It comes up frequently that I or another team member needs to document some aspect of Rust or its development process. Because there is a very high bar for getting content on the website proper, at the moment these sorts of docs end up in private repos or on the forums. I’ve felt this again recently as I’ve been compiling a comprehensive contribution page for the website, as contributor-oriented content I’d like to link to doesn’t always live anywhere great (it contains for example some links to the old wiki).
I want to rectify that and create a section of the website that is suitable for important documentation that is either: changing rapidly, lower quality, unsuitable for the main website or in-tree docs. These docs tend to be oriented toward developers of the Rust project itself, recording common wisdom about how the project works in practice, about active and upcoming initiatives.
So introducing The Rust Dungeon (don’t worry; we can bikeshed the name).
Also, sorry this proposal is really rough. I threw it together quickly. Scroll to the end for the actual proposal.
Examples of types of documents that may belong in such a place:
- platform building instructions, musl, android, mipsel, ios, etc, cross compiles
- packaging guidelines
- tiers and support levels
- infrastructure documentation
- communmity buildslave contacts
- #rust-bots owners
- fott archives
- release history and artifacts
- build system tricks
- project initiatives
- user groups / meetups
- lists of links to ides, libraries, other tooling etc.
- collections of videos, talks, blog posts
- bibliography / references
- high-profile projects?
- testing hacks
- debugging hacks
- profiling tips
- lists of interesting tools to use on/with rust
- roadmap / planning
- list of infrastructure tools (homu, highfive, etc.)
I’m curious to hear specific examples of existing or non-existing dev docs that others expect to have access to, that might fit into this model.
If we had this I would immediately move the fott list, the test suite description, the bibliography, the infrastructure docs, and probably the ide’s page over to it.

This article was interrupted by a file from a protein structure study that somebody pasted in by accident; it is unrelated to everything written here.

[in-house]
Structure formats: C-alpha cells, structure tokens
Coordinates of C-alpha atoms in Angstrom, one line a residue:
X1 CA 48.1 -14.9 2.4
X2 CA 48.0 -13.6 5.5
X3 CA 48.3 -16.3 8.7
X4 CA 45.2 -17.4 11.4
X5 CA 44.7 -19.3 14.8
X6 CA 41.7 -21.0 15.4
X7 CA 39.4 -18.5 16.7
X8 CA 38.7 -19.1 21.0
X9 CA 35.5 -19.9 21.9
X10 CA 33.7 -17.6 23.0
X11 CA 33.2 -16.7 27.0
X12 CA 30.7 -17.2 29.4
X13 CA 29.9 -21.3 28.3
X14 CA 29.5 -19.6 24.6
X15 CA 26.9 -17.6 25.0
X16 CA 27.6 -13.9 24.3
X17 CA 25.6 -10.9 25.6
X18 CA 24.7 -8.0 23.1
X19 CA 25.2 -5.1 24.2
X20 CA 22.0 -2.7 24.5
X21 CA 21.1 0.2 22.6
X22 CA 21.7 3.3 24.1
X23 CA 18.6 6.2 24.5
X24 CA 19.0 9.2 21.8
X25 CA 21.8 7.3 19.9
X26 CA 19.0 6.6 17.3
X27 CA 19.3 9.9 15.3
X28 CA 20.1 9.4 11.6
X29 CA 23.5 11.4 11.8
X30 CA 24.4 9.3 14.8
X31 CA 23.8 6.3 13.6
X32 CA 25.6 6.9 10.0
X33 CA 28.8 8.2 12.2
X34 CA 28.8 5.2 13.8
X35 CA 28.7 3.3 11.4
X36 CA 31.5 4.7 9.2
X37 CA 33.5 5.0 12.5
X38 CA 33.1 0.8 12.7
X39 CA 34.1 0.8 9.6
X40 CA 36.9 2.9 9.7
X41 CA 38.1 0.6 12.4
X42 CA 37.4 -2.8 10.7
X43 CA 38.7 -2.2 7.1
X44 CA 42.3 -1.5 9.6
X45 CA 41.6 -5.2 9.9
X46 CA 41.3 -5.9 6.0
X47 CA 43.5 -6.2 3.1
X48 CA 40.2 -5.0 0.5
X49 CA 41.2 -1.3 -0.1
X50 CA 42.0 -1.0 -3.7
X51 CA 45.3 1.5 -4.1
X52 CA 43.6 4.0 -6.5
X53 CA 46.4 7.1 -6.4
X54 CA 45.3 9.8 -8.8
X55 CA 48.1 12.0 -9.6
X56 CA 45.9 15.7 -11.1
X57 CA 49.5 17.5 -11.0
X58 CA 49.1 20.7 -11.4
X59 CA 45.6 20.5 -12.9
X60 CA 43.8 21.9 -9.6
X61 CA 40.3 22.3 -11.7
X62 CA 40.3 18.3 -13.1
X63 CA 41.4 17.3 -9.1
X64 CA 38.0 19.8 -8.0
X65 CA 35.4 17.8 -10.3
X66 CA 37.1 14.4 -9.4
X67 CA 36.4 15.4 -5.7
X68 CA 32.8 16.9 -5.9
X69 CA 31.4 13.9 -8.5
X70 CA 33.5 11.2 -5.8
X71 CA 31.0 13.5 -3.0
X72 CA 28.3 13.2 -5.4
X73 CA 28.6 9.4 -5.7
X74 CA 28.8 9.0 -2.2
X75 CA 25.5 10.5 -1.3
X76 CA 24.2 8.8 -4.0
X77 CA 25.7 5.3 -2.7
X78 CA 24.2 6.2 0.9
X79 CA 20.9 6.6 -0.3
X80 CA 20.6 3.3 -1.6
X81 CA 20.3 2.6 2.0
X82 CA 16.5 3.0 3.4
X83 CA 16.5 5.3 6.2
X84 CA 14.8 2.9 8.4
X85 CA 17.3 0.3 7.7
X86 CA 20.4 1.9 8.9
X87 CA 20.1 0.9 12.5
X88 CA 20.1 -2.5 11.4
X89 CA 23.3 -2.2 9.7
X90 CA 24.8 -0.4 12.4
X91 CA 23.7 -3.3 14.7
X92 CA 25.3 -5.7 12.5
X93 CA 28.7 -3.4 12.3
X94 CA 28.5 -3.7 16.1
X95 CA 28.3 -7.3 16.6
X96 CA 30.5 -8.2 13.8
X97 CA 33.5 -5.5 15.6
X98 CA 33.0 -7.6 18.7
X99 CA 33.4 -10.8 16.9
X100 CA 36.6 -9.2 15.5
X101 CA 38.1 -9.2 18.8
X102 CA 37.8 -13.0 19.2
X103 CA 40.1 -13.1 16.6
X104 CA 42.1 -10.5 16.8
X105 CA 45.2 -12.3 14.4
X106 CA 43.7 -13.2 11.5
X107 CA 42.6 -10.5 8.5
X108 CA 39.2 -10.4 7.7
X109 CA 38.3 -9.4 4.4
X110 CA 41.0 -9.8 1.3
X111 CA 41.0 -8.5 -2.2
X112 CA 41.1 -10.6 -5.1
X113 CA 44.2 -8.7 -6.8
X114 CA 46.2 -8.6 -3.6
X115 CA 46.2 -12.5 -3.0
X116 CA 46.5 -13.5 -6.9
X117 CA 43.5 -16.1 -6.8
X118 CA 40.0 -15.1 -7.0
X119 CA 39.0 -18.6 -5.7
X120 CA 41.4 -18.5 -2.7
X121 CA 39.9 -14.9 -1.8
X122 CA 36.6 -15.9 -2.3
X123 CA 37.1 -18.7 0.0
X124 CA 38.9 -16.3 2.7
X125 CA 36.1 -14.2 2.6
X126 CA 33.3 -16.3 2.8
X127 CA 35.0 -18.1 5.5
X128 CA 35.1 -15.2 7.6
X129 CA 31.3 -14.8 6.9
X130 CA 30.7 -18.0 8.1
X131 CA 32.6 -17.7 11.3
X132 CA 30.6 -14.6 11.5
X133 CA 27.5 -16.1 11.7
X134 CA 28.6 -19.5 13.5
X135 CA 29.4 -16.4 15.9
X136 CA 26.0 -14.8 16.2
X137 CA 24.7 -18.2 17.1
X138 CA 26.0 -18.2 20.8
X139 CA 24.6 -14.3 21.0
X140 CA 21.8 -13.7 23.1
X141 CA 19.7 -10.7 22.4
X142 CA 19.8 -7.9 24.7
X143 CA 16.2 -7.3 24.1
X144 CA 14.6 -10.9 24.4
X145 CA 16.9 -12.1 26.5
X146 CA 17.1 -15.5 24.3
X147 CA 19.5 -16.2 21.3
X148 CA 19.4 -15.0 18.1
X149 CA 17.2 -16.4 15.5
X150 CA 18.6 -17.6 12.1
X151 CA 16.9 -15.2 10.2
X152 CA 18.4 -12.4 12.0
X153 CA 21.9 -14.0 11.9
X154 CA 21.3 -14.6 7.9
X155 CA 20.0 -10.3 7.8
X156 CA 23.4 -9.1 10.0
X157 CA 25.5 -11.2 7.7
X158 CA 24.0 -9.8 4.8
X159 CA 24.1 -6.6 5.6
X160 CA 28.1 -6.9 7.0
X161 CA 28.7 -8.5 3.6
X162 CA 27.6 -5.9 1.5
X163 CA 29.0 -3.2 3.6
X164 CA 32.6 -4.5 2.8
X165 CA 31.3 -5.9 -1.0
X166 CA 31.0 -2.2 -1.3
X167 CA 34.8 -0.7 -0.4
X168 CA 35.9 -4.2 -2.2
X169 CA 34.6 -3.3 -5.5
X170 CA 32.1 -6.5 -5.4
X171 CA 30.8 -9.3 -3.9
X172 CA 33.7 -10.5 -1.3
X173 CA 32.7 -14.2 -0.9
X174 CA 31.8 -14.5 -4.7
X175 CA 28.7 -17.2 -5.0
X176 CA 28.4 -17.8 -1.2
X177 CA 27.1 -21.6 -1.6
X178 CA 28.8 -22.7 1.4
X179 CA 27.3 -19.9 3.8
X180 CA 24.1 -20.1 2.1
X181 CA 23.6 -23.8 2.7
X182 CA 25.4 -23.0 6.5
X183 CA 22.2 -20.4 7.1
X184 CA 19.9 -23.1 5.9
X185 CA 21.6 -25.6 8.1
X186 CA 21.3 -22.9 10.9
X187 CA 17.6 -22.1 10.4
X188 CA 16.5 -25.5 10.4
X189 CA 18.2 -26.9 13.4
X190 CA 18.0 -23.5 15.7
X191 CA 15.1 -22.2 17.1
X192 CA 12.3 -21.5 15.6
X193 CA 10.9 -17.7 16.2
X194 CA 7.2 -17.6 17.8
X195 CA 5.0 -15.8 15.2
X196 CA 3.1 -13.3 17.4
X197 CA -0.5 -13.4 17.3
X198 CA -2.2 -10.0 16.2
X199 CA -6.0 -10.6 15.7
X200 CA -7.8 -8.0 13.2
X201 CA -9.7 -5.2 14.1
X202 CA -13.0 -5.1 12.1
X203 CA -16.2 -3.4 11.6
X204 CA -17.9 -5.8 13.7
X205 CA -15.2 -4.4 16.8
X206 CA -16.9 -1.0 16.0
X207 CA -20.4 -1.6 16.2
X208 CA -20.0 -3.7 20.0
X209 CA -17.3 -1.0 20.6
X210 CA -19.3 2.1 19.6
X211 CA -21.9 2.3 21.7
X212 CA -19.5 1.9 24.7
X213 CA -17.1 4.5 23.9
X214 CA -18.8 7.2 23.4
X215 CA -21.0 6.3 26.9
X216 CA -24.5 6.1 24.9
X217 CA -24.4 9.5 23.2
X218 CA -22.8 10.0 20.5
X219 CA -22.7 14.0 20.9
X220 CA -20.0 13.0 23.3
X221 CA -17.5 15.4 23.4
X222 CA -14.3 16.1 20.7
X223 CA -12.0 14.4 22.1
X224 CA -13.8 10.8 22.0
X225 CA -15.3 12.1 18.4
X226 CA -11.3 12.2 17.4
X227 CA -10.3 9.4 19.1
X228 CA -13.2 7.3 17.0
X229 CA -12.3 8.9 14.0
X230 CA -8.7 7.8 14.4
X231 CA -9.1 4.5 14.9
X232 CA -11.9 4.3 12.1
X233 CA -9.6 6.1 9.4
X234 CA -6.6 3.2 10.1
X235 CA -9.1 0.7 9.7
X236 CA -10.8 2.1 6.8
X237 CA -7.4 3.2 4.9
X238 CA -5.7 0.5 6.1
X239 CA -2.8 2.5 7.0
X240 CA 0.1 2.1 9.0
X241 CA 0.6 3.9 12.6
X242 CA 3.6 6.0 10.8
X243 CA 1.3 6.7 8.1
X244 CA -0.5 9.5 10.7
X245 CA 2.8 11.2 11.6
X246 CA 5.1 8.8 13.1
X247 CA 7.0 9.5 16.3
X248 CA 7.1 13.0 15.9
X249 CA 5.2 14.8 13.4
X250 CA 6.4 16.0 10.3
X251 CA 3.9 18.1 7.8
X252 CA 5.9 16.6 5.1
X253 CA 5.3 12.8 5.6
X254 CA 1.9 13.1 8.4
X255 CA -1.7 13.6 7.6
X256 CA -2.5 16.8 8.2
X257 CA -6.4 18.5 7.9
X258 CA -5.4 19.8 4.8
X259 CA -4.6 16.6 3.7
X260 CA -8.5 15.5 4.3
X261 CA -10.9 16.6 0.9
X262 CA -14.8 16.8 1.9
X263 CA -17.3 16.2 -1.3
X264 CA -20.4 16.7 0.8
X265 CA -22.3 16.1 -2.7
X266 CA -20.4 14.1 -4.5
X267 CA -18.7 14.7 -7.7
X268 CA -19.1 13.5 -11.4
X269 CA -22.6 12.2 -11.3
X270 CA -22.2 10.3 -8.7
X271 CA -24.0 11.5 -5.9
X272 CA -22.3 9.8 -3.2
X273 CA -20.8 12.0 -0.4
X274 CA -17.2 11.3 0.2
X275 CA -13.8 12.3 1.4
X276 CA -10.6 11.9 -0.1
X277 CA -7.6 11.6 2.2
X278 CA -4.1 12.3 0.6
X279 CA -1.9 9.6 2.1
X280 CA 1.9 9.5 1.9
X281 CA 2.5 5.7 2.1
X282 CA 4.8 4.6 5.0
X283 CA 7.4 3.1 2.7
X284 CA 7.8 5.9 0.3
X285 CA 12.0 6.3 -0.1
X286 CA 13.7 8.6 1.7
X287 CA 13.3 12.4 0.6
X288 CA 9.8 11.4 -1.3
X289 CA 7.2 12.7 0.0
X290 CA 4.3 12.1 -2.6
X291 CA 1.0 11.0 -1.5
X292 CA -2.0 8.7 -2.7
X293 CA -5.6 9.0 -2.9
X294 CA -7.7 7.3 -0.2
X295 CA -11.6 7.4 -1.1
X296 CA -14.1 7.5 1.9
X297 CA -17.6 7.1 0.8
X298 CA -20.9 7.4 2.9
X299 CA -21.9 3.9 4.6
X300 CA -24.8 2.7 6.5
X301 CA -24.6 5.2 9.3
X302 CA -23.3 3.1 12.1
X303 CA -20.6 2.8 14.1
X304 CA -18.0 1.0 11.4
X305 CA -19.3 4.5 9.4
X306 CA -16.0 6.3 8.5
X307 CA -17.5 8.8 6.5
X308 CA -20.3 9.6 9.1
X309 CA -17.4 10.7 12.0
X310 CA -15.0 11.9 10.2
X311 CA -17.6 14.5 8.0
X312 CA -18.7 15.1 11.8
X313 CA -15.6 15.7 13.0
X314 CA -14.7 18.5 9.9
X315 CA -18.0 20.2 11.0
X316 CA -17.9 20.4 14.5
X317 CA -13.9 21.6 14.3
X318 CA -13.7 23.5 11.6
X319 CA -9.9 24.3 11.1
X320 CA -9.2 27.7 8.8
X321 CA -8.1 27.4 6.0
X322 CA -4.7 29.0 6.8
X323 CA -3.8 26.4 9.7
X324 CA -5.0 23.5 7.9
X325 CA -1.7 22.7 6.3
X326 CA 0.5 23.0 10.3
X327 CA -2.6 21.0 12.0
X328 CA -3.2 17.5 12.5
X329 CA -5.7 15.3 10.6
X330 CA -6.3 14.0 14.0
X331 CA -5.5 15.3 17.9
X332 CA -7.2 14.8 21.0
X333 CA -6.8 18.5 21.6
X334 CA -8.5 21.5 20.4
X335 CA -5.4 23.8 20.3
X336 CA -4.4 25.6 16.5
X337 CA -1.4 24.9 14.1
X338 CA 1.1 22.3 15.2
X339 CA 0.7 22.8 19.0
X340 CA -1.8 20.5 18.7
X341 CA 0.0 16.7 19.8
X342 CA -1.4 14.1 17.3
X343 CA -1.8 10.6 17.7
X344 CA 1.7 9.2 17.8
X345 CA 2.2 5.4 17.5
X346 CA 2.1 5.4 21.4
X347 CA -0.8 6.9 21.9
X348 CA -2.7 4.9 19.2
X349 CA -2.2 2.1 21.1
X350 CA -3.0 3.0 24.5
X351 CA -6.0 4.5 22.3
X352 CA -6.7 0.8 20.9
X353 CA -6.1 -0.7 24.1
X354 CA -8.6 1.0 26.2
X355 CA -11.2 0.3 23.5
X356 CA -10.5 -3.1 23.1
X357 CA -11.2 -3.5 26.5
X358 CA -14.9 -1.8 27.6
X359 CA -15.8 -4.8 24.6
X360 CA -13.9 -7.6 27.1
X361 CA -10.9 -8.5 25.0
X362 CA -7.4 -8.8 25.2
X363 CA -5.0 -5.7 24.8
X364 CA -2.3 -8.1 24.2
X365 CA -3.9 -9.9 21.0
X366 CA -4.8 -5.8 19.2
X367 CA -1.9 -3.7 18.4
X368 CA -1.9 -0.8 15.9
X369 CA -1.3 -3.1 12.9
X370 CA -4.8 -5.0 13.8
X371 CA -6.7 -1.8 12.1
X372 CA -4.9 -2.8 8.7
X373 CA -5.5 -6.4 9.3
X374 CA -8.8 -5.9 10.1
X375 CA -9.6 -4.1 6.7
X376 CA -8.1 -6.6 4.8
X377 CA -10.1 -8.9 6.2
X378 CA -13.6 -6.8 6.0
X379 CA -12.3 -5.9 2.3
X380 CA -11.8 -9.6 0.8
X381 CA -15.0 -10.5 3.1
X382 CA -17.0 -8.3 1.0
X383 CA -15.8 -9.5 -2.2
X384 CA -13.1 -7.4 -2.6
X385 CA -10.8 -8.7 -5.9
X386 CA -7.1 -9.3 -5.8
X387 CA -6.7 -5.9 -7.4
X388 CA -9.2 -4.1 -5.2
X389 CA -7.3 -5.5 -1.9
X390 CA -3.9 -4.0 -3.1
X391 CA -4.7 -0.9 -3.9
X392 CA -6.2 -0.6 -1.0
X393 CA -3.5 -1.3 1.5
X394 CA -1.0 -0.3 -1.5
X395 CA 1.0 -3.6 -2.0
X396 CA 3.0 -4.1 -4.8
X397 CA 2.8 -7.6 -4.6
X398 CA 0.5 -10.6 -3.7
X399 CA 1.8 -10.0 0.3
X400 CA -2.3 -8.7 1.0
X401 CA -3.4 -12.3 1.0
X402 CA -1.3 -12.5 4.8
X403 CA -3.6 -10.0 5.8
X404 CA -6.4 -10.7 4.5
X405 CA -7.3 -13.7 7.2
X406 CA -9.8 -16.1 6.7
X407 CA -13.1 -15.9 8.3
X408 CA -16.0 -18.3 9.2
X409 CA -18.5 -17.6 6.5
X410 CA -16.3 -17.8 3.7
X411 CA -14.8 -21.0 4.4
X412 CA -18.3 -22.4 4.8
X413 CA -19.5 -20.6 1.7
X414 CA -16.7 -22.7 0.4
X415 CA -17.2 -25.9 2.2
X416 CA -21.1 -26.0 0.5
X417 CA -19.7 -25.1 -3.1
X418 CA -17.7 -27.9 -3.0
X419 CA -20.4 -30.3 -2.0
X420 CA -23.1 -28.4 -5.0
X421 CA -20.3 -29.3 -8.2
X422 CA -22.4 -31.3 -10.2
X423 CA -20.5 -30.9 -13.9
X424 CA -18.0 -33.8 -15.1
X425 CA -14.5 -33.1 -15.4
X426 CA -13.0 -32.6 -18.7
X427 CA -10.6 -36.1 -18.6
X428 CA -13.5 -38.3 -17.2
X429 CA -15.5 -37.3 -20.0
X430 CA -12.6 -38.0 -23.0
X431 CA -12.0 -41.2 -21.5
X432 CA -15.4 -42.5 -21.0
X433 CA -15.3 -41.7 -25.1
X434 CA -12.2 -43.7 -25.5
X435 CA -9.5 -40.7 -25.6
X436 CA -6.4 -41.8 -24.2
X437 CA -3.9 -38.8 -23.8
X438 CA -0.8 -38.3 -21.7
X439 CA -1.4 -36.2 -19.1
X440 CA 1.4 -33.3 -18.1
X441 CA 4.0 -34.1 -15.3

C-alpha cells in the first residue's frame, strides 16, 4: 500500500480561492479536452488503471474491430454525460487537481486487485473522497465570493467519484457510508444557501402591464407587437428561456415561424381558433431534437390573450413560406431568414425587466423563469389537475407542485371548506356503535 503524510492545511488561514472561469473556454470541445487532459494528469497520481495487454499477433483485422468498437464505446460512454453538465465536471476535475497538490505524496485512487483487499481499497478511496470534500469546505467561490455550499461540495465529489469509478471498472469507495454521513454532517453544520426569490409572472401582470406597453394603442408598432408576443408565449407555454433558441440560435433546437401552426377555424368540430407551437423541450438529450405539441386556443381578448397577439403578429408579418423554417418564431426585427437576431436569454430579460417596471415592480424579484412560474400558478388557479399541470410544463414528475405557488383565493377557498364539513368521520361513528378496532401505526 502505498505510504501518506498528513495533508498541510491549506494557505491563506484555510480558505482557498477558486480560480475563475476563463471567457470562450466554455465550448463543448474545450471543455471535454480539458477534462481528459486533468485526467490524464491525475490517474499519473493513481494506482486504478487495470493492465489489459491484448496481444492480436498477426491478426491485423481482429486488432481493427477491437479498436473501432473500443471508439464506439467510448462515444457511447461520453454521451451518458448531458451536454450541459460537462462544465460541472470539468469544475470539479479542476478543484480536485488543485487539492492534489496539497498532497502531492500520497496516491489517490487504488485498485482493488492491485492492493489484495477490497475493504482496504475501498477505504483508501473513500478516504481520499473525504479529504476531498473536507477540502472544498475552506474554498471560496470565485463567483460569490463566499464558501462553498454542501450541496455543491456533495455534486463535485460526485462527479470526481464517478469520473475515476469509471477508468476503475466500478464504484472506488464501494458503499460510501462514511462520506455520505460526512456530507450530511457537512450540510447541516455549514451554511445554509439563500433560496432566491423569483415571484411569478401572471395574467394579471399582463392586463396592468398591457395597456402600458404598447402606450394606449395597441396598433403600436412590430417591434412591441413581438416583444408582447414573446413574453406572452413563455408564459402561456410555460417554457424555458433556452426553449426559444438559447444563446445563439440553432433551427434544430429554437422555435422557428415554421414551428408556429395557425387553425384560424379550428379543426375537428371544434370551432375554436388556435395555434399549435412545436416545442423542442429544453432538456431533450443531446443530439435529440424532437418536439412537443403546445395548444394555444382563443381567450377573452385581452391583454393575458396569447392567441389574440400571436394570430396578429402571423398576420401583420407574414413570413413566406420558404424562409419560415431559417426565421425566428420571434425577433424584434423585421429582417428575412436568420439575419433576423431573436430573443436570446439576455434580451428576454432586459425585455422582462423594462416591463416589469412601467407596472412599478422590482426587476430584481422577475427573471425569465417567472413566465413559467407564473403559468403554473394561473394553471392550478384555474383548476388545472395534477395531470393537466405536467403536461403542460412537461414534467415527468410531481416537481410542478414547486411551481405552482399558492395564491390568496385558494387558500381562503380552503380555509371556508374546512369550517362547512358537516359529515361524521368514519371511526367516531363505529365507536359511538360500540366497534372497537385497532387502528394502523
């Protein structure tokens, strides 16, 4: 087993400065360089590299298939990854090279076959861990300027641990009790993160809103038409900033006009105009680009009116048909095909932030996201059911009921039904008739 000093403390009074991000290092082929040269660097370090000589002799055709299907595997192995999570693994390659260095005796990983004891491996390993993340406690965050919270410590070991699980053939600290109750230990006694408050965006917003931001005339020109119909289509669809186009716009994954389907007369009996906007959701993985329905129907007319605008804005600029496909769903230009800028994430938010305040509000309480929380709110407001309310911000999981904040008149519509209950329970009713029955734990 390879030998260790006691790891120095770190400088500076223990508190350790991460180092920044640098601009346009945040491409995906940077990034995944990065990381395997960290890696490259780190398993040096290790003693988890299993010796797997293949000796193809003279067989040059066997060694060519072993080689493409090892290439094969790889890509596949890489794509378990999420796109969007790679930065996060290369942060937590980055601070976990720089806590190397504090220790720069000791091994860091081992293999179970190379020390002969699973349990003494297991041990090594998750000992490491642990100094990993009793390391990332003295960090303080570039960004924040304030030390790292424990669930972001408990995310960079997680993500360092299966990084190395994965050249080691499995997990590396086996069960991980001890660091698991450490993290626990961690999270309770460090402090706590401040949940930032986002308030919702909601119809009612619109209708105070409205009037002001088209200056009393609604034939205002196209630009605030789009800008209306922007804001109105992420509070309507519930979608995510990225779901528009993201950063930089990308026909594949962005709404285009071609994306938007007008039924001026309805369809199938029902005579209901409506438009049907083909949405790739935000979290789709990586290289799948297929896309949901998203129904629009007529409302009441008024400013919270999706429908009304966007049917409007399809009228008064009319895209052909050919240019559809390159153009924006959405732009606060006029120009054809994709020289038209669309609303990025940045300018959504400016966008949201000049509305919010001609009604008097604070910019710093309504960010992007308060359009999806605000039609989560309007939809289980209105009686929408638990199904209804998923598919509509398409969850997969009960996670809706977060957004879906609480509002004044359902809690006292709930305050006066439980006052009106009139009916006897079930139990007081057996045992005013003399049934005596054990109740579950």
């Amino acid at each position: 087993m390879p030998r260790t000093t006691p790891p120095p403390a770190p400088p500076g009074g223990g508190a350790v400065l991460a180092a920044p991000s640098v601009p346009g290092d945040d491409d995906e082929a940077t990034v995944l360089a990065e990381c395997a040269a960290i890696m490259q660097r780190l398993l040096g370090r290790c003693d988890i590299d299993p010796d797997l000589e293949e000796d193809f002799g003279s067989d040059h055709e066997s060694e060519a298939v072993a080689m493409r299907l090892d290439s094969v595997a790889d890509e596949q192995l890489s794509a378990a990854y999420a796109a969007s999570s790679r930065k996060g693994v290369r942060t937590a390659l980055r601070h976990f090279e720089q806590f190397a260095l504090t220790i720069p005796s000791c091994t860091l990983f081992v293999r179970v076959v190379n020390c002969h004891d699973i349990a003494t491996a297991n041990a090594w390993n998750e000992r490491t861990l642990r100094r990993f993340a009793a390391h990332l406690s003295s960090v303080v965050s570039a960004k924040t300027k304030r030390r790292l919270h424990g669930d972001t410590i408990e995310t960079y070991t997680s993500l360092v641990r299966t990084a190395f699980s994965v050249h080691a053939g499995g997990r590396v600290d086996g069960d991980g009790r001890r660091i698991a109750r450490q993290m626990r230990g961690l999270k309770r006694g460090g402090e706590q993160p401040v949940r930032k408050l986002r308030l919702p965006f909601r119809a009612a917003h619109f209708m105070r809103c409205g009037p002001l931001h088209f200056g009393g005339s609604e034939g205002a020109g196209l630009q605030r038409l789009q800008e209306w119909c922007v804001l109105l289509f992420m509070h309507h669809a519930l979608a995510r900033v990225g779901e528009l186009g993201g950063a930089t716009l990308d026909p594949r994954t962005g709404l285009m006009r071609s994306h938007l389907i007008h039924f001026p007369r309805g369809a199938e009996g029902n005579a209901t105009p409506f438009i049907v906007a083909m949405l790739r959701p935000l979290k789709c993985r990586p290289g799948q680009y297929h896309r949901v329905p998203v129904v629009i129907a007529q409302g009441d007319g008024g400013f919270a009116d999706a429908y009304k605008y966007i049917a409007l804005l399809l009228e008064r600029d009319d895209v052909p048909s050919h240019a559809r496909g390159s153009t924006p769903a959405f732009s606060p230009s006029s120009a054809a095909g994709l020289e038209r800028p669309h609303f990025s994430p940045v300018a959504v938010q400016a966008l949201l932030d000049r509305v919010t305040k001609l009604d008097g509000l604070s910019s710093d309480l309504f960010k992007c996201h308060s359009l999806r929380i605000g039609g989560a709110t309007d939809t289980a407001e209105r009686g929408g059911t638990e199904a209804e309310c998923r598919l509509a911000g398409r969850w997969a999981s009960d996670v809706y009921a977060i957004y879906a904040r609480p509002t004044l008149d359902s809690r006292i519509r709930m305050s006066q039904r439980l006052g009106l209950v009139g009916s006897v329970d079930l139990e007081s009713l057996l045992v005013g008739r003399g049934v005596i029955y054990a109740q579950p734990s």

Criteria for different documentation venues
It’s not clear to me exactly what the criteria is for website content vs. dungeon conten. To a quick approximation I’d say the content of the website is:
- user-oriented (though the contributing page is a jumping off point for lots of dev-oriented content)
- relatively static
- precisely worded
- carefully reviewed
The dungeon is:
- contributor oriented
- dynamically changing content
- lower quality standards
- loosely reviewed
For example I’d prefer the existing ides page live in this section of the web site. Not because the content isn’t up to website standards (it isn’t quite - but that’s easy to rectify), but because it describes an active initiative. It’s not a page about IDEs for Rust generally, it’s about a project to improve IDEs, the state of which will presumably change over the months of the project. If we had a page about Rust tooling that was oriented not toward contributors, but users, that would feel more like website content to me.
Finally, there’s also a role for the forums in contrtibutor-oriented documentation. I’ve been pretty satisfied with using long-lived threads for organizing ongoing project initiatives, like TWiR, Glacier, PRP, RWIB. These threads can be updated as needed, support markdown, and stay visible as long as they are active, to fade away gracefully when nobody is paying attention to them any longer.
The actual proposal
Create a new repo, rust-lang/dungeon (we can bikeshed), that is a static Jekyll site. In most respects it is set up like rust-lang/rust-www, but it is published to dungeon.rust-lang.org. It is styled similar to the website but different, to make it clear that the content is categorically different from the main website (like urlo and irlo are styled differently, though this will probably be more dramatic).
It’s modified through the PR process. Adding pages takes close consideration from the team, to keep a lid on wiki-like sprawl, but modifying existing pages does not require the careful review that the main website does. I expect that every page will end up having essentially one owner who cares for it.
Each page might also contain a link explaining how to modify the page and open a PR against it.